Bulgaria’s mild climate and fertile soils make it a great environment for the cultivation of roses. You might not be able to bring a ton of roses back home but you can get a concentrated bottle (or a few) of pure rose essential oil! You’ll need about 5 tonnes (5.5 tons) of rose petals to produce a kilogram of the essential oil. Thus, this precious oil is nicknamed “liquid gold” in the cosmetic industry and we totally understand why. Its mild, pleasant scent is not only relaxing but also brings an abundance of skincare benefits with its moisturising and nourishing properties.

7. Martenitsa

Source: Pixabay

Martenitsas are traditional handmade Bulgarian dolls that can be either male or female, made of white and red yarn. Every year in spring, usually on the first day or March, also known as the Baba Marta Day in Bulgaria, the Bulgarians will gift a martenitsa to their loved ones, wishing them good luck, health and a prosperous year.

8. Guveche

Guveche is a Bulgarian traditional glazed claypot used for cooking. Raw ingredients such as meat, vegetables and cheese are put inside a guveche before the pot is placed in an oven. Each guest will receive their own piping hot guveche as each one consists of one food serving, very much like a personal casserole. A guveche isn’t just your ordinary kitchenware as the lids are usually really beautifully curated, and it definitely makes for great serving ware for your dinner guests! You can get a set of them around the country at traditional Bulgarian markets or souvenir stores.

9. Palamarka

Source: Photo by user Tihomir Manov, Ve... used under CC BY-SA 3.0

Palamarka is a wooden tool traditionally used by harvesters to protect their hands while harvesting grains with a sickle. The tool is connected to a long hook that aids harvesters while they are cutting the grains. With the help of the palamarka, more grains can be cut at one time. Aside from that, the palamarka has another use. It is a practice that involves unmarried girls gathering and placing their palamarkas together with a small prediction note in an apron, then taking them out one by one. The predictions are usually focused on their future spouses. In the present day, the palamarka is used as a house decoration as it depicts a beautiful tradition of the country.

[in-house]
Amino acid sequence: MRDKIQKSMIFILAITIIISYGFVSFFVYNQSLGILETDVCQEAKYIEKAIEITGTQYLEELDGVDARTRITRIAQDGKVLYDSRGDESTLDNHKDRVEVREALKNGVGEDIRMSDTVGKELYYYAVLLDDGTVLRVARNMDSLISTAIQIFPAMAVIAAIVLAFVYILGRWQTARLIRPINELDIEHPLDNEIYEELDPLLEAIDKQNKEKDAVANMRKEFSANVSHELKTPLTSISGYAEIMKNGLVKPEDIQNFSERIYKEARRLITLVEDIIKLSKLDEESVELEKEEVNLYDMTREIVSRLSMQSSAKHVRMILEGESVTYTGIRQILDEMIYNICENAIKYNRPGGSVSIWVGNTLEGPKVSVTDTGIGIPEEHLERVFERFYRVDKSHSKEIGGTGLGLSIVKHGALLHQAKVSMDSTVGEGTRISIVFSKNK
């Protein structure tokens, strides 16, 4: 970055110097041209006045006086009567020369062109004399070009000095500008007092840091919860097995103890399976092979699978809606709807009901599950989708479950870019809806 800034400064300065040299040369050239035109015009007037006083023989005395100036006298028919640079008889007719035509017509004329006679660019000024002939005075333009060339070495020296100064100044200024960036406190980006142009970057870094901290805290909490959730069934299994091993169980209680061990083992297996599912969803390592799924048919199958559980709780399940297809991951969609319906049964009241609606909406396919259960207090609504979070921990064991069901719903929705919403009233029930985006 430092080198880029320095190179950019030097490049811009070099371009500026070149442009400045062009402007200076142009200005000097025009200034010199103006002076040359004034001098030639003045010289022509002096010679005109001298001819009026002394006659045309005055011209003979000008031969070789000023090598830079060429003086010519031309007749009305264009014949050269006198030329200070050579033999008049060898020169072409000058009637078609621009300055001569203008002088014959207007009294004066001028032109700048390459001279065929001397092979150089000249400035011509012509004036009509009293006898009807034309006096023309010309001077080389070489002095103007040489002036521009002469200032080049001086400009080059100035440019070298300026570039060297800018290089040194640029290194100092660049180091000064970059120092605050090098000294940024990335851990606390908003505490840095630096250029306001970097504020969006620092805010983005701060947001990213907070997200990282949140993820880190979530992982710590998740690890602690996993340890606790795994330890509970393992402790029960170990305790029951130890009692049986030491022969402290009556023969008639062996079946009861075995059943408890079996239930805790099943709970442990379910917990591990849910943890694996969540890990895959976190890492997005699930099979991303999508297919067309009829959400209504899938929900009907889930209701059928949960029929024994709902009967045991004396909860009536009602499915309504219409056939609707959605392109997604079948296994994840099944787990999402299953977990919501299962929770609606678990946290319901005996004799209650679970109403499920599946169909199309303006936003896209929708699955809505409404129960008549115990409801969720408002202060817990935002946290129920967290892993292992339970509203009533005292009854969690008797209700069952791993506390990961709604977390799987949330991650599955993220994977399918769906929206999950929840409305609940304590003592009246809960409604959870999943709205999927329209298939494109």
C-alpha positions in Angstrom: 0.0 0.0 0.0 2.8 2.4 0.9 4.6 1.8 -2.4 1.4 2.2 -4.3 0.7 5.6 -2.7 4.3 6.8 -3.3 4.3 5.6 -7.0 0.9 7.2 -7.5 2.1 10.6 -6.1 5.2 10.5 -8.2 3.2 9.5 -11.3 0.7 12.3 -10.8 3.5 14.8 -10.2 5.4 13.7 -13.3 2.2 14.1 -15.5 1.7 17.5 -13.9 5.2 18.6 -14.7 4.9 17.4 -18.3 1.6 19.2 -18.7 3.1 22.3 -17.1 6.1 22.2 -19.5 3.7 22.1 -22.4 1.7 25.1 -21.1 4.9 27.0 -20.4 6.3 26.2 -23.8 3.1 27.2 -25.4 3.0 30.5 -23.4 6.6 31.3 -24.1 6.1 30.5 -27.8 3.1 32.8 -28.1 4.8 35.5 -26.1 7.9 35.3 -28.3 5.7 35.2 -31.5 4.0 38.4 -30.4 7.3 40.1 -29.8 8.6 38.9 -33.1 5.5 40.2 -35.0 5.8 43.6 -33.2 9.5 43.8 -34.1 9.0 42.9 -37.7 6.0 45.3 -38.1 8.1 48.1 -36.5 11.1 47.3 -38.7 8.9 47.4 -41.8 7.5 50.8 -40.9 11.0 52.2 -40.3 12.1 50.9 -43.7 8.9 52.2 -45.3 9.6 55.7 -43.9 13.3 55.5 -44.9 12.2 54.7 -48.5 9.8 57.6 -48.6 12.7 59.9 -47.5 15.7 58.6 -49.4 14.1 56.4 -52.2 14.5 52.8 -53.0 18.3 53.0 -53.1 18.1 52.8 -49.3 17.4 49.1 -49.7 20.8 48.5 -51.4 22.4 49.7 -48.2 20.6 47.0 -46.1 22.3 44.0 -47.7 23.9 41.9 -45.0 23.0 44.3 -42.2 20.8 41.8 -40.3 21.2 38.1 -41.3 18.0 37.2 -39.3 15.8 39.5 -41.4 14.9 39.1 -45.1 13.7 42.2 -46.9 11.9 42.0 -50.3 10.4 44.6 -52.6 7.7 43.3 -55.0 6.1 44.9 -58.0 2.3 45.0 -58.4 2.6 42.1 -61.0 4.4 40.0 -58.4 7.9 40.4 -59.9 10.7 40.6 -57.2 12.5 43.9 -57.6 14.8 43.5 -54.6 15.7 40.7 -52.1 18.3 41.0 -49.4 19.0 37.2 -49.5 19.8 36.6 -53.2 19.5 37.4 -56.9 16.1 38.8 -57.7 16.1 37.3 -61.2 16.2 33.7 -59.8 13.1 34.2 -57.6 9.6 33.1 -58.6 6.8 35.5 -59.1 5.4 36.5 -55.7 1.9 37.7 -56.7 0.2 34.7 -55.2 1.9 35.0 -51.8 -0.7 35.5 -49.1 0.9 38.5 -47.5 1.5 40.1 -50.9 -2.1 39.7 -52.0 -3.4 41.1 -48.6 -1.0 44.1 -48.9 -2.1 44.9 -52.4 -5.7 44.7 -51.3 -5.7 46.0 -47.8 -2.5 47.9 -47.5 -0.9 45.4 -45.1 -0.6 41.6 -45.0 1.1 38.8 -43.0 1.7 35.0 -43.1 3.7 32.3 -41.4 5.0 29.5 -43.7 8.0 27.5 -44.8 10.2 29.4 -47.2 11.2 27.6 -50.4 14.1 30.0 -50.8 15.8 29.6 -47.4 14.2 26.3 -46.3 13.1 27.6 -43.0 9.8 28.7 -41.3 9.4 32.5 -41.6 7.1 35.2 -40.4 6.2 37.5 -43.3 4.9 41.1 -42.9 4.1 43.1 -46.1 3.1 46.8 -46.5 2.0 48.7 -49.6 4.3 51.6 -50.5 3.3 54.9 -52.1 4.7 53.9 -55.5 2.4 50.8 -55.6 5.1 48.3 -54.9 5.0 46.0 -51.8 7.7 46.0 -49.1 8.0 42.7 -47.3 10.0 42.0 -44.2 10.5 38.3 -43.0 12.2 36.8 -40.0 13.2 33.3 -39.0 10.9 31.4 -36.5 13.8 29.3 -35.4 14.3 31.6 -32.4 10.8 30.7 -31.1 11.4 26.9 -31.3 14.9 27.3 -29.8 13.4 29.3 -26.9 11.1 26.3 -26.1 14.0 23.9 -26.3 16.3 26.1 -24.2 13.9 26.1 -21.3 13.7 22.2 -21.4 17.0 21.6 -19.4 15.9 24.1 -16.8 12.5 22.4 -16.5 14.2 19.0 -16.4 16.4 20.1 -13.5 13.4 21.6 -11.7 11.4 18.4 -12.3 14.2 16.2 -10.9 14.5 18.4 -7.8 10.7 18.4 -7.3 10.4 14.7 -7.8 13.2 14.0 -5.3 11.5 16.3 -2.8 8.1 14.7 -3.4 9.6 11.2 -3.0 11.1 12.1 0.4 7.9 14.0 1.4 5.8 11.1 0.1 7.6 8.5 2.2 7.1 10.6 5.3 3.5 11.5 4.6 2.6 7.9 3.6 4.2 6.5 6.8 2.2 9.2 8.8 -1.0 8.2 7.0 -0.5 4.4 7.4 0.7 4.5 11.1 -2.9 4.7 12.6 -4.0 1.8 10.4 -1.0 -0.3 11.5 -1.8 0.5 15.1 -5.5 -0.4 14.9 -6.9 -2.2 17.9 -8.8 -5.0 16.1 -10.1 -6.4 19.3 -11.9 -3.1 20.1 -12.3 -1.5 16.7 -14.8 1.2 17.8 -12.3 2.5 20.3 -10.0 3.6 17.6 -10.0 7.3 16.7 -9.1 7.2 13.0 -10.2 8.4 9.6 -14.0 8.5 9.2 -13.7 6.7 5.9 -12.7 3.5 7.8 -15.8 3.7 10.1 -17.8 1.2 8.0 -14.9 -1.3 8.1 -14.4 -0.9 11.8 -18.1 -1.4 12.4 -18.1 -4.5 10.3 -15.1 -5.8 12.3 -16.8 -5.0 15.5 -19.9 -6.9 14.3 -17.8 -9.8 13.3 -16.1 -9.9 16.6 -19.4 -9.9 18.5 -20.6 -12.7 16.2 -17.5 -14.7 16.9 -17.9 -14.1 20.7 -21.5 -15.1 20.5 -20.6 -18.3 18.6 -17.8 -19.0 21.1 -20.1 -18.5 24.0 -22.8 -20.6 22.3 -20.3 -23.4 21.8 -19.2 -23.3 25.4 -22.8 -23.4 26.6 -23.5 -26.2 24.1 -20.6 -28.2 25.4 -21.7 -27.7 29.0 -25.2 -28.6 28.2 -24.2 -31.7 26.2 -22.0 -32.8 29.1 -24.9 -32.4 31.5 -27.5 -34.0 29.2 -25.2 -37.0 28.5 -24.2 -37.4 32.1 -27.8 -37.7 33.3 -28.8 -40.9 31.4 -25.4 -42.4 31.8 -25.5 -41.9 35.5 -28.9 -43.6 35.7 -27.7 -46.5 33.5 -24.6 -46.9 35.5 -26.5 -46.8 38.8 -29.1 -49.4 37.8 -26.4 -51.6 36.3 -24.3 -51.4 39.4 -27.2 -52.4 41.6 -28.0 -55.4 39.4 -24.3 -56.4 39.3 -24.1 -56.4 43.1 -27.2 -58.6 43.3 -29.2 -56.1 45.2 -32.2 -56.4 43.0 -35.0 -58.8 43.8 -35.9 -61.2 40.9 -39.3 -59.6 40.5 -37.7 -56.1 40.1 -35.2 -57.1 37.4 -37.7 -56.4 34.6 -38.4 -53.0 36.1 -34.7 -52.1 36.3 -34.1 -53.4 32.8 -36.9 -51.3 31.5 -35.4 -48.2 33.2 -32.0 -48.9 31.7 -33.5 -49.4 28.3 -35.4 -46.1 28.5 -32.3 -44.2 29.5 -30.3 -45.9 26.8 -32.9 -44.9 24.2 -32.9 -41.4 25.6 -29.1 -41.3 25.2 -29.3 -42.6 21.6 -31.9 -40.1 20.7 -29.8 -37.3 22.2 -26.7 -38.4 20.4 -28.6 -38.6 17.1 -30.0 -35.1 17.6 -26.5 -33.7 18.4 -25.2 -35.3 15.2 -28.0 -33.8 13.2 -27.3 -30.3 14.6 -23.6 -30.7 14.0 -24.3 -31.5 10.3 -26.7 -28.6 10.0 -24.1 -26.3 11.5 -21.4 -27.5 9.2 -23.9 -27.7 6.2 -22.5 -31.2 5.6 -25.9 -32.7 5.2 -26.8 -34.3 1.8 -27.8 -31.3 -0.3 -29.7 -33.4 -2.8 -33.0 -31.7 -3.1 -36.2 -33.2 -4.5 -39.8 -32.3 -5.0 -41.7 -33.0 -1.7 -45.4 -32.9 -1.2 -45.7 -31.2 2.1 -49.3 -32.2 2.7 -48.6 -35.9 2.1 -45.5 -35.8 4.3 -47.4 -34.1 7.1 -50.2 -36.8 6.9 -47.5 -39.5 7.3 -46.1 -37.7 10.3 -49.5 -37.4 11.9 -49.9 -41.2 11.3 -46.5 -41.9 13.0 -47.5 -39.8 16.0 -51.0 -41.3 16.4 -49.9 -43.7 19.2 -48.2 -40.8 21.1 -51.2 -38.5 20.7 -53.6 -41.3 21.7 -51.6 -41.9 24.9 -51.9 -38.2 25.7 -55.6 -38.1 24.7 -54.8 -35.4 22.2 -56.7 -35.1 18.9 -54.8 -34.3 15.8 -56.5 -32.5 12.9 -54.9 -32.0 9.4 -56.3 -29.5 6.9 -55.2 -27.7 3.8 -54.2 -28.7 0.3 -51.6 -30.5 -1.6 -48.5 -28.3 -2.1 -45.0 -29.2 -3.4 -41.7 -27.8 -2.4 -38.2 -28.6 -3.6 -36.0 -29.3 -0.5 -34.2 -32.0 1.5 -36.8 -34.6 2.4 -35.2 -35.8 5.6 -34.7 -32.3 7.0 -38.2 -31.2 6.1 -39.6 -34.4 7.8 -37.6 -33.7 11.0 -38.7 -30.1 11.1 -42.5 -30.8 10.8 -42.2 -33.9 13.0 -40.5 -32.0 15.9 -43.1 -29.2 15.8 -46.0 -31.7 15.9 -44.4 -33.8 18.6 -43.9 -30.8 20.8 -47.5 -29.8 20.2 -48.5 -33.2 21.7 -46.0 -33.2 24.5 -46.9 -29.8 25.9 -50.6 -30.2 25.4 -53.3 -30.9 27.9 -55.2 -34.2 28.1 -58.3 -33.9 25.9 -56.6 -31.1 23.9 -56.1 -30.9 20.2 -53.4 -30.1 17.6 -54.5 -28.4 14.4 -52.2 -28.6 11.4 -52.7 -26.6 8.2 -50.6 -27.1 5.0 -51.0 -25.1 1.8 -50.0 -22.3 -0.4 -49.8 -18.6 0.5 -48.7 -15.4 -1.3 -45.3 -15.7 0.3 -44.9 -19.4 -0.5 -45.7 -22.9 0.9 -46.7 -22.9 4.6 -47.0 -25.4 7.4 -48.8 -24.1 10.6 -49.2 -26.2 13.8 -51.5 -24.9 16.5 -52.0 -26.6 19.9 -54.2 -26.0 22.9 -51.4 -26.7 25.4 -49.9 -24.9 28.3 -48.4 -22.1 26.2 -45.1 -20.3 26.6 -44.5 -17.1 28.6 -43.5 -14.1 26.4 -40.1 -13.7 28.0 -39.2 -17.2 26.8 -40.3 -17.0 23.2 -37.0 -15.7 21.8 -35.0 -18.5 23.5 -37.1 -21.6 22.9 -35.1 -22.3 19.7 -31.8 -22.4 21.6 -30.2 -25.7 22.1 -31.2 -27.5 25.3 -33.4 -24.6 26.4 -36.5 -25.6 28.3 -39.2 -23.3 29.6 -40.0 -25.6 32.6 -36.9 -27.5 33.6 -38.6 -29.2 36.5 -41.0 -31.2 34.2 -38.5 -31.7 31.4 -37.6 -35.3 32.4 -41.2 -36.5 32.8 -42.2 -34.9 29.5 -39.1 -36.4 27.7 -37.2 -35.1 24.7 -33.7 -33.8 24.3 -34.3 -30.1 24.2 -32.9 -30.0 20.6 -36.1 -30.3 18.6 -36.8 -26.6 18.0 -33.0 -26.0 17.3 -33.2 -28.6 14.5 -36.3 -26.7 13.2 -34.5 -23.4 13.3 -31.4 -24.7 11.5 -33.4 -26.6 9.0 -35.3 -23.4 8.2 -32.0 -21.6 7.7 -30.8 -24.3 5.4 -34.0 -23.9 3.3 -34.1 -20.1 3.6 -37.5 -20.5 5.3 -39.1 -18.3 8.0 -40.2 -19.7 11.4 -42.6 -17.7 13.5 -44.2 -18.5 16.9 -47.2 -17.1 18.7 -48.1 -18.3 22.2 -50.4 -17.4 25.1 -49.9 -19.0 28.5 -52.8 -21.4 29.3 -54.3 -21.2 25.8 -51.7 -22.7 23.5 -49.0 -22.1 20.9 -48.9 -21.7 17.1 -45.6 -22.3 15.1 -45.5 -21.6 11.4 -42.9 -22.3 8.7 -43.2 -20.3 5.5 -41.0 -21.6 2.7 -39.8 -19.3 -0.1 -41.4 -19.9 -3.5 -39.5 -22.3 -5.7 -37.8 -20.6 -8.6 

10. Chushkopek

Source: Photo by user Joel Froese used under CC BY-SA 3.0

The chushkopek is a vegetable roaster unique to Bulgaria. Ever since its invention in 1974, almost every Bulgarian household has had it. This appliance is shaped like a cylinder and it is usually used to roast vegetables like peppers, eggplants, potatoes and sweet corns. The roasted vegetables are then tossed into delectable salads. The interesting cylindrical design also allows the vegetables to be evenly roasted, ensuring that all sides are cooked. If you are a salad lover, you should totally bring the chushkopek back home because this fun appliance could also be a motivation for you to embark on a journey towards a healthier diet.

Bulgaria is totally a shoppers' haven

Bet you didn’t know that Bulgaria is actually such a shopping haven! With all these colourful, interesting and unique souvenirs, you’ll definitely be spoilt for choices. Let’s not forget about the delicious dips, cheeses, and spices. Get some for your loved ones and they’ll fall in love with these special gastronomic items available only in Bulgaria. If you are planning a trip to Bulgaria soon, remember to keep this article in mind lest you forget anything!

Disclosure: Trip101 selects the listings in our articles independently. Some of the listings in this article contain affiliate links.

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Sin Yee is a small-business owner, freelance writer and a content creator. I formulate all-natural, synthetic free skin & body care products at Basic Theory but I love sharing my thoughts and...Read more